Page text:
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Polyphony For Nuns
Review by:  David Vernier, ClassicsToday.com
Artistic Quality:  10
Sound Quality:  10

Artists and record labels often attempt to attract attention to their projects with innovative programming, intriguing/provocative titles, or both.  Here’s one–and it does catch your interest.  If the title doesn’t get you, the subtitle–“Princess, nun, and musician; Motets from a 16th century convent”–presents an irresistible challenge to the curious choral music fan.  Who exactly was Lucrezia Borgia’s daughter?  Did she actually write some newly discovered motets?  Are they any good?  Is this whole thing just a clever scheme to get us to listen to some deservedly obscure works?

As often happens with these things, it was the performers, not so much the promise of the musical content that drew me to listen right away.  The name Deborah Roberts listed on the cover as one of the musical directors suggested that this likely would be a project well worth hearing.  Roberts is a distinguished veteran of the Tallis Scholars (from the 1980s and ’90s); she is not only a director and singer here, but she prepared some of the performing editions used on the recording.  Further, she is joined by another longtime Tallis Scholars soprano and noted musicologist, Sally Dunkley, along with a current member of the same group, alto Caroline Trevor.

These three perform along with seven other women singers and two instrumentalists–all very active in various groups in the U.K. and Europe–in the ensemble Musica Secreta, which for almost three decades has been concerned with the “discovery and interpretation of music for and by early modern women.” The disc’s other group, Celestial Sirens, is a semi-professional women’s choir (here 15 voices) founded by Roberts that specializes in just the type of music we hear on this program.

So what exactly is the music?  On the one hand, it’s a remarkable discovery, drawn from “an obscure book of motets” published in Venice in 1543.  On the other hand, it’s possible that these exceptional works, all by an anonymous composer (or composers), had nothing to do with Lucrezia Borgia’s daughter, Leonora d’Este.  The possible connection–and there are several tantalizing clues, explained in the first-rate notes by co-director Laurie Stras–begins with the music’s purpose (“the earliest published polyphony…intended for nuns”), and extends to the prevalence of convent choirs in the 16th century, and to the fact that Leonora, an accomplished musician, spent her life at the Corpus Domini convent in Ferrara, where the famed Este family ruled and worshiped for hundreds of years.  (Lucrezia Borgia herself is among many members of that family buried in the convent.)  It’s certainly possible that Leonora would have sung some of this music, but Stras also speculates regarding Leonora’s possible authorship and about why she may have remained anonymous.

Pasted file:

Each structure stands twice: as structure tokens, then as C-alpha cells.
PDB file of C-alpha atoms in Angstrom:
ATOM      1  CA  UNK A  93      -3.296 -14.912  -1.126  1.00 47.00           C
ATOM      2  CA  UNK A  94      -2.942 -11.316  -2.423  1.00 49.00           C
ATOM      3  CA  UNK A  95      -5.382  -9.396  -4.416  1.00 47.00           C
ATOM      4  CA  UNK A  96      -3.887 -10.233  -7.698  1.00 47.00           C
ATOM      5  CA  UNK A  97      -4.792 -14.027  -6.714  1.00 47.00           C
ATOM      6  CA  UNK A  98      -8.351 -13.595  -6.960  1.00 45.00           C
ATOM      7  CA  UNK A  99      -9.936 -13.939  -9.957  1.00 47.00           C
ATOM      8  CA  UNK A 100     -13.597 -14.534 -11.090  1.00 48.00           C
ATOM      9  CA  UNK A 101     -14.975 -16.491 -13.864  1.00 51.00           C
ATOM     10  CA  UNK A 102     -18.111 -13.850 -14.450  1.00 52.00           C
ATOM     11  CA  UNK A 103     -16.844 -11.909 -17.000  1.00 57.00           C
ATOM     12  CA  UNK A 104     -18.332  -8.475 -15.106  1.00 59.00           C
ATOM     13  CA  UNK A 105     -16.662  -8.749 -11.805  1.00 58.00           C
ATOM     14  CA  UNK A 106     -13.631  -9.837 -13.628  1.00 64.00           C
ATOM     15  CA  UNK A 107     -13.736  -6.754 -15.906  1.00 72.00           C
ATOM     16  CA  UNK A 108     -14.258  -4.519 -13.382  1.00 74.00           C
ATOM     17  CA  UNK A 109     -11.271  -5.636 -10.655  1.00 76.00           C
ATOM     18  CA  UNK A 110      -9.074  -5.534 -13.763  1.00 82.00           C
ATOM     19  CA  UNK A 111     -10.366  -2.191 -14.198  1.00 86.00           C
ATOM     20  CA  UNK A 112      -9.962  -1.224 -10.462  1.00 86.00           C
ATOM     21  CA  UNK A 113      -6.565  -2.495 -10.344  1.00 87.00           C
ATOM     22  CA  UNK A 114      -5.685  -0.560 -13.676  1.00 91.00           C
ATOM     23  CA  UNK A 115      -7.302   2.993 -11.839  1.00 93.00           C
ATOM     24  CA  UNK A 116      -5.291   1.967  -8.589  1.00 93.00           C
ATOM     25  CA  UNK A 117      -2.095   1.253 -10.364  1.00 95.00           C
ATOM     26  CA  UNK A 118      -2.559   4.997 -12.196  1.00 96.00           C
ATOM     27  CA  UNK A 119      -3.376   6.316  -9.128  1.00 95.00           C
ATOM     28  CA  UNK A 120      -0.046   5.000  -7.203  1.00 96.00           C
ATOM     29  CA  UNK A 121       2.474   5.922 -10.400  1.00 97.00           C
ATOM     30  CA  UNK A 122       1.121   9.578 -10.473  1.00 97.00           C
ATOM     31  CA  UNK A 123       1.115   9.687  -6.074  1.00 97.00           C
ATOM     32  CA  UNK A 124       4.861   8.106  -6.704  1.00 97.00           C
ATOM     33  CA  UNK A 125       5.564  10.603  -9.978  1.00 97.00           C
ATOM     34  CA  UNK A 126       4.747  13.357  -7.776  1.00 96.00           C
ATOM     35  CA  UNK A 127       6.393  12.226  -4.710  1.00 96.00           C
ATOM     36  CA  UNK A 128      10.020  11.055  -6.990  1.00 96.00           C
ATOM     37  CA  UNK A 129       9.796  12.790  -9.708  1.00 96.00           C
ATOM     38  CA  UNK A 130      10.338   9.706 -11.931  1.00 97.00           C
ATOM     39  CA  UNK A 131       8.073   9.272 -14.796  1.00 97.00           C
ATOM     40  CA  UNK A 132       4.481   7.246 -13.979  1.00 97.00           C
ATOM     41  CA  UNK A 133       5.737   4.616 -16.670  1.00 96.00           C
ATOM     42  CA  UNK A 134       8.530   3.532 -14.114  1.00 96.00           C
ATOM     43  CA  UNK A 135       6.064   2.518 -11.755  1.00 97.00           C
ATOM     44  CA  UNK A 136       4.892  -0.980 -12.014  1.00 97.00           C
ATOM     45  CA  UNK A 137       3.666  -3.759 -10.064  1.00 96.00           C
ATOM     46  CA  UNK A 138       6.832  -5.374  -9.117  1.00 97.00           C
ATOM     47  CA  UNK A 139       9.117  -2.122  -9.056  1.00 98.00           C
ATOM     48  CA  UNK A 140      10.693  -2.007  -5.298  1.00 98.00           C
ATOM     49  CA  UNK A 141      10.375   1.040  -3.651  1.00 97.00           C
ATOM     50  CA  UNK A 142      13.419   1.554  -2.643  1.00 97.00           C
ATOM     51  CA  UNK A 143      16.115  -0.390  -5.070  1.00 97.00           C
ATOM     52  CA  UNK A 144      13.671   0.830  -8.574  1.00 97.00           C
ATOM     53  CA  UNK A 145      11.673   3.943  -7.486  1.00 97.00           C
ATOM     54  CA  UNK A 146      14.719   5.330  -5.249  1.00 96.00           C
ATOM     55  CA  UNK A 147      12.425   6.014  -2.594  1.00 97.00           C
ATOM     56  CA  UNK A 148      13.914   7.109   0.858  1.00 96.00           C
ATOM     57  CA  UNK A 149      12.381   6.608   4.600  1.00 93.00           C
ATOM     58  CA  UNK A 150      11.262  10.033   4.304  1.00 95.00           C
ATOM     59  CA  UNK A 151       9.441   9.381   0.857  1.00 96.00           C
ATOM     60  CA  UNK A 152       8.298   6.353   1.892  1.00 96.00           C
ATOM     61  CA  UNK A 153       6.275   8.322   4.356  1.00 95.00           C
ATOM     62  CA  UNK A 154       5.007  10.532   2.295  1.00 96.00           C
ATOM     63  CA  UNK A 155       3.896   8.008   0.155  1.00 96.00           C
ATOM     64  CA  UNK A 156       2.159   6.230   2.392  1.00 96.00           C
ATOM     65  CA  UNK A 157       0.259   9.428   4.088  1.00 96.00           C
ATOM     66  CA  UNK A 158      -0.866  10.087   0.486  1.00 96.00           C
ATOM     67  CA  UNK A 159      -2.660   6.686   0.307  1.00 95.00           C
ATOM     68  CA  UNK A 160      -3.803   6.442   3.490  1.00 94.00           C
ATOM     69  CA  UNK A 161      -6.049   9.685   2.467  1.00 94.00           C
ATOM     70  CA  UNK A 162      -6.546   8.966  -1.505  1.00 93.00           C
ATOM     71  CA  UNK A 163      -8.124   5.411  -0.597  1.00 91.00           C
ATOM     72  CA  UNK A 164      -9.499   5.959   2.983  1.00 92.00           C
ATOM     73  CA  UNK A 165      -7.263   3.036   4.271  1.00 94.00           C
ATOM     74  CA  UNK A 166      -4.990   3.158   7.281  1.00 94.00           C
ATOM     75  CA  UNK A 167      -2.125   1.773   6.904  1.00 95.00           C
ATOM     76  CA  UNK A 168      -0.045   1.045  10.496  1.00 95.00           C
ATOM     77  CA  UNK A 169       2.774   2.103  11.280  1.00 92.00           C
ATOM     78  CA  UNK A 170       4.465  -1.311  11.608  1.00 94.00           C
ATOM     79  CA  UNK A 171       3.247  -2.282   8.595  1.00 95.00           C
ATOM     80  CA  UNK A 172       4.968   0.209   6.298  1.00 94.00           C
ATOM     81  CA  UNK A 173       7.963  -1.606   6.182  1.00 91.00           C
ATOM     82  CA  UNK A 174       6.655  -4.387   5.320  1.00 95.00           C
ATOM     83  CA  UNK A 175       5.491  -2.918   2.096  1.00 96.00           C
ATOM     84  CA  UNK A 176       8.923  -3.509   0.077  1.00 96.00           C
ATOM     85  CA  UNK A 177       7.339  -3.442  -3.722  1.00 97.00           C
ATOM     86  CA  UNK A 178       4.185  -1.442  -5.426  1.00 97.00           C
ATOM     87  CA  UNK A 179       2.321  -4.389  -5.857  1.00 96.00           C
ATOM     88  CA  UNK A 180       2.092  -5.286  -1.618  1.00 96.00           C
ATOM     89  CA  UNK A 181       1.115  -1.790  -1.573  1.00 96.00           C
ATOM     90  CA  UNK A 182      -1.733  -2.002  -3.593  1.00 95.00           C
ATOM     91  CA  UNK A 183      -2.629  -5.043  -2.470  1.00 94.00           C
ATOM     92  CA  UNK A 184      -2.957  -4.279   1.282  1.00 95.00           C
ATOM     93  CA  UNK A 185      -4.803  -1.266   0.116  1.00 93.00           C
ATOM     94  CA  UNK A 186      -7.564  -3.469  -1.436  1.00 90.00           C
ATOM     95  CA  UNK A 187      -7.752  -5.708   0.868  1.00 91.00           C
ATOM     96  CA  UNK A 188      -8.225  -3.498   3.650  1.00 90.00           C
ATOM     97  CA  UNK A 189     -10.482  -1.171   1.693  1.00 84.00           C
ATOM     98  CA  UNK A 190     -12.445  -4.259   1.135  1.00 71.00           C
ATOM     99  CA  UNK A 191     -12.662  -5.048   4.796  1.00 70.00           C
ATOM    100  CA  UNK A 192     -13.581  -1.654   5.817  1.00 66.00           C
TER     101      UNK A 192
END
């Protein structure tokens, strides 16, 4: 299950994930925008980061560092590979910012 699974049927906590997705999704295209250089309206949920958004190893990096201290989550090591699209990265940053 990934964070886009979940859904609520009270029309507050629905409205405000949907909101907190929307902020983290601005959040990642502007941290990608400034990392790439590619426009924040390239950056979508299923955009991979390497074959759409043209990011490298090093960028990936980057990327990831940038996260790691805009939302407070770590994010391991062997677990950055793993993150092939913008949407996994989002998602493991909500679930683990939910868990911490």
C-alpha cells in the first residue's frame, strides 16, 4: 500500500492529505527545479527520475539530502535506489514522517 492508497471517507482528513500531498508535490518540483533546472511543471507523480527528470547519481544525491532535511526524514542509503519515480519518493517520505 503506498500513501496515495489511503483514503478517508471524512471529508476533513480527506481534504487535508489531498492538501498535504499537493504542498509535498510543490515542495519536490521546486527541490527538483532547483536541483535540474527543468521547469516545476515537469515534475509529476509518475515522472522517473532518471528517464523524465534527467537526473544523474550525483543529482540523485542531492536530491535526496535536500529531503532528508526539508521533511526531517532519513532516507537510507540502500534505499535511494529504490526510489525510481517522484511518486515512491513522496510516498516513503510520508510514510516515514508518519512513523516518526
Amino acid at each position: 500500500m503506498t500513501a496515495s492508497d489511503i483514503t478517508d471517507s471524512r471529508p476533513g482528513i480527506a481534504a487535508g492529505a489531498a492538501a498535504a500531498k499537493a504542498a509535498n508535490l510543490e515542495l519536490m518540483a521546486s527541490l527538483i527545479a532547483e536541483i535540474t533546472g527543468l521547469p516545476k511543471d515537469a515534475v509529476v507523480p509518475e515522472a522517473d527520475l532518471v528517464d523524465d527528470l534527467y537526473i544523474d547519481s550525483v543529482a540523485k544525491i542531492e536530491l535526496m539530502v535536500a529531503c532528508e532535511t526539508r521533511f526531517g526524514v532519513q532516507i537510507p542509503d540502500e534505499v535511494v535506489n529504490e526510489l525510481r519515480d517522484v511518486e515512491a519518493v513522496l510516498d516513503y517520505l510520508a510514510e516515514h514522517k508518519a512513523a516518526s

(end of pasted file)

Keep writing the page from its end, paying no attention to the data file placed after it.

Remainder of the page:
The music is of such quality and the singing of such beauty and refinement that we’re not likely to care so much who wrote it:  the mystery perhaps makes it even more compelling–truly ethereal.  Especially interesting is the form of these motets:  they are written for “equal voices” in five parts, freely imitative and contained within a vocal range of two octaves.  Again, whoever wrote them was a composer of exceptional skill and inventiveness.  The melodic and imitative sophistication does not preclude the use of some spicy dissonances in several of the works that these singers happily embrace and enjoy.

Many of the 16 works included here are fairly substantial–five to six minutes (one is more than 12)–but among the most strikingly beautiful is one of the shortest and simplest:  Sicut lilium inter spinas (sound clip), with its high soprano and transparent texture.  Regarding performance (Stras and her colleagues spent seven years studying these manuscripts) Stras explains that they adopted approaches that reflect the realities of convent performance, using varying numbers of singers for different pieces (some are with full choir, others with one or two voices to a part) and sometimes including instruments (organ and bass viol).  This variety not only makes musical/historical sense, but it enhances and enriches the listening experience–and you easily accept Stras’ claim that the recording “recreates the remarkable sound world of the 16th-century Italian convent, as preserved in the [1543 motet collection]”.  Highly recommended.